Sunday, August 1, 2010


Legion pursues Pepsi grant for vet jobs
The American Legion - July 31, 2010

(Left to Right) SFC Thomas Cross and MSG Bryan Wagner
speak with Ardina Fox and Bella Taylor, recruiters for
Northrop Grumman Technical Services. Noel St. John

As one of its founding pillars, The American Legion has long been committed to helping separating servicemembers reintegrate into civilian life. Included in that is a dedication to help veterans find rewarding jobs and business opportunities. A Legion commitment that dates back to World War I, career support for veterans has evolved in recent decades, and nearly 140 Legion-affiliated events – business workshops, job fairs and career expos – are conducted each year.

In a struggling economy that has been particularly tough on veterans, the need to find employment for the men and women who served our country has never been greater. That’s why The American Legion is trying to greatly increase the number of veteran career events it produces or supports. Pepsi’s Refresh Project contest presents the perfect opportunity.

The Legion will re-enter the Pepsi Refresh Project contest for the month of August with its veterans career fairs initiative as the beneficiary. Voting officially begins Aug. 1 at 12:01 a.m. EST. The contest, which the Legion’s Operation Comfort Warriors program won in February, will award a $250,000 grant to the first-place finisher. Funds from the February award are still being used to give wounded warriors items like sweatsuits, DVD players, therapeutic athletic equipment and duffle bags. Should the Legion win again, the money will be used to fund nearly 1,000 career fairs, which will provide veterans, service members and their families with everything from on-site job interviews to resume-writing assistance. It costs nothing to cast a daily vote for the Legion’s job fairs initiative through the month.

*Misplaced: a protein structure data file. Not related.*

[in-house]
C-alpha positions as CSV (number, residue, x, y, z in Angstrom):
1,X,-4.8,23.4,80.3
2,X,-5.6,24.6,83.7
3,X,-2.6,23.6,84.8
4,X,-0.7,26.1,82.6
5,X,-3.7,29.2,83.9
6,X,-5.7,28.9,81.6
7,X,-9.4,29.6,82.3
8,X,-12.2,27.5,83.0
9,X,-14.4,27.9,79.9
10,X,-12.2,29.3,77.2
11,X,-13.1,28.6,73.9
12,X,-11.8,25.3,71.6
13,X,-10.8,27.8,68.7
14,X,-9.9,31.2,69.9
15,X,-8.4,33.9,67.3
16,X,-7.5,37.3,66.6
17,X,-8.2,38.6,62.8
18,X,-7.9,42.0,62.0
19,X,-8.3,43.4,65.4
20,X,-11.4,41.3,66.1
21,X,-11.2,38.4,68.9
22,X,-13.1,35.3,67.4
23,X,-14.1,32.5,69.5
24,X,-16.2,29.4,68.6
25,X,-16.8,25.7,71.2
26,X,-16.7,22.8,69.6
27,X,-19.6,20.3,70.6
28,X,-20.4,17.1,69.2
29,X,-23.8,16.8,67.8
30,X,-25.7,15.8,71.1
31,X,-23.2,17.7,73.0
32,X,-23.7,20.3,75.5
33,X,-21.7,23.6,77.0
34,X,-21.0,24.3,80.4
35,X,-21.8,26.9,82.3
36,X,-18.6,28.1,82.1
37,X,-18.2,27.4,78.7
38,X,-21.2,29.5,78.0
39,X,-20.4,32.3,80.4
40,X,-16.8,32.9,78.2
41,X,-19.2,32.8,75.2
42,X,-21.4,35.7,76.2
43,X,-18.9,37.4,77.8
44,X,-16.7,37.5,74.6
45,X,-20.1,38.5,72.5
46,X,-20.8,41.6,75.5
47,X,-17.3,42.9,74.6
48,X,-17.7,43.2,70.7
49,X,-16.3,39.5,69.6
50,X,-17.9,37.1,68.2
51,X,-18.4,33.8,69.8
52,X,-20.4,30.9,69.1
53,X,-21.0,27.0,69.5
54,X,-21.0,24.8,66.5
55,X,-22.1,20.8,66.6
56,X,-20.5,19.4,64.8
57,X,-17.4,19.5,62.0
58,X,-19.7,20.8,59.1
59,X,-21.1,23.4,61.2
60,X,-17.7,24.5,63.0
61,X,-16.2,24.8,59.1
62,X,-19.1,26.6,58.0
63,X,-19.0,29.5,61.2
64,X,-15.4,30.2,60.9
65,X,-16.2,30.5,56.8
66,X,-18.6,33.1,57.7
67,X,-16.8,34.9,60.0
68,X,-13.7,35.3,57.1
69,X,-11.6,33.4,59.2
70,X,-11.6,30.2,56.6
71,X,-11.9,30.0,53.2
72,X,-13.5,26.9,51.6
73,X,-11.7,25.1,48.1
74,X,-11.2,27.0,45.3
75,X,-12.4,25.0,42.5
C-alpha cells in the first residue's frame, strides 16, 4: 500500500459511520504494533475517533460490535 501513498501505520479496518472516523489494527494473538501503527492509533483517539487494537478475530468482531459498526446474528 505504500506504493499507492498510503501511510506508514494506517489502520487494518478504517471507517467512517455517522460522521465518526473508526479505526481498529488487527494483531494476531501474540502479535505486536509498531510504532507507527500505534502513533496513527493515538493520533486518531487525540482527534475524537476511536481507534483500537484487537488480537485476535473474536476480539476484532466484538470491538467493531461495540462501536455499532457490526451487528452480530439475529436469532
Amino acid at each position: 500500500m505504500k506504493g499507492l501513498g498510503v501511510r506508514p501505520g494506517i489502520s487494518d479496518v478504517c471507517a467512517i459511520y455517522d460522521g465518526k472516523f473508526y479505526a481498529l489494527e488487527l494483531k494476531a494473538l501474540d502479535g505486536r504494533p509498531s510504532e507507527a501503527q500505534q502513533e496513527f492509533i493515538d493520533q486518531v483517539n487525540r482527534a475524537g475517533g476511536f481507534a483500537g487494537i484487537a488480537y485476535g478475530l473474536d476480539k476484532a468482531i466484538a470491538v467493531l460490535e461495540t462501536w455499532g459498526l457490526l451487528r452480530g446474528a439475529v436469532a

Undoubtedly, the need to employ veterans has never been greater. An estimated one-fifth of the nation’s homeless population has a background of military service. Around 107,000 veterans are on the street on any given night and twice as many experience a similar hardship at some point each year. Many other veterans, particularly those who are ages 18 to 24, are considered near homeless or at risk of it because of income-related issues.

The unemployment numbers for former service members, particularly young ones, are equally concerning. The unemployment rate for veterans of Iraq and Afghanistan swelled to 21.1 percent last year - up 7 percent from 2008. The number was also well above the 16.6-percent unemployment rate for non-veterans of roughly the same ages, 18 to 24.
Visit the Pepsi Refresh Web site and cast your vote daily. Spread the news of our voting efforts with social media tools like Twitter and Facebook. Help us help the men and women have served so unselfishly!

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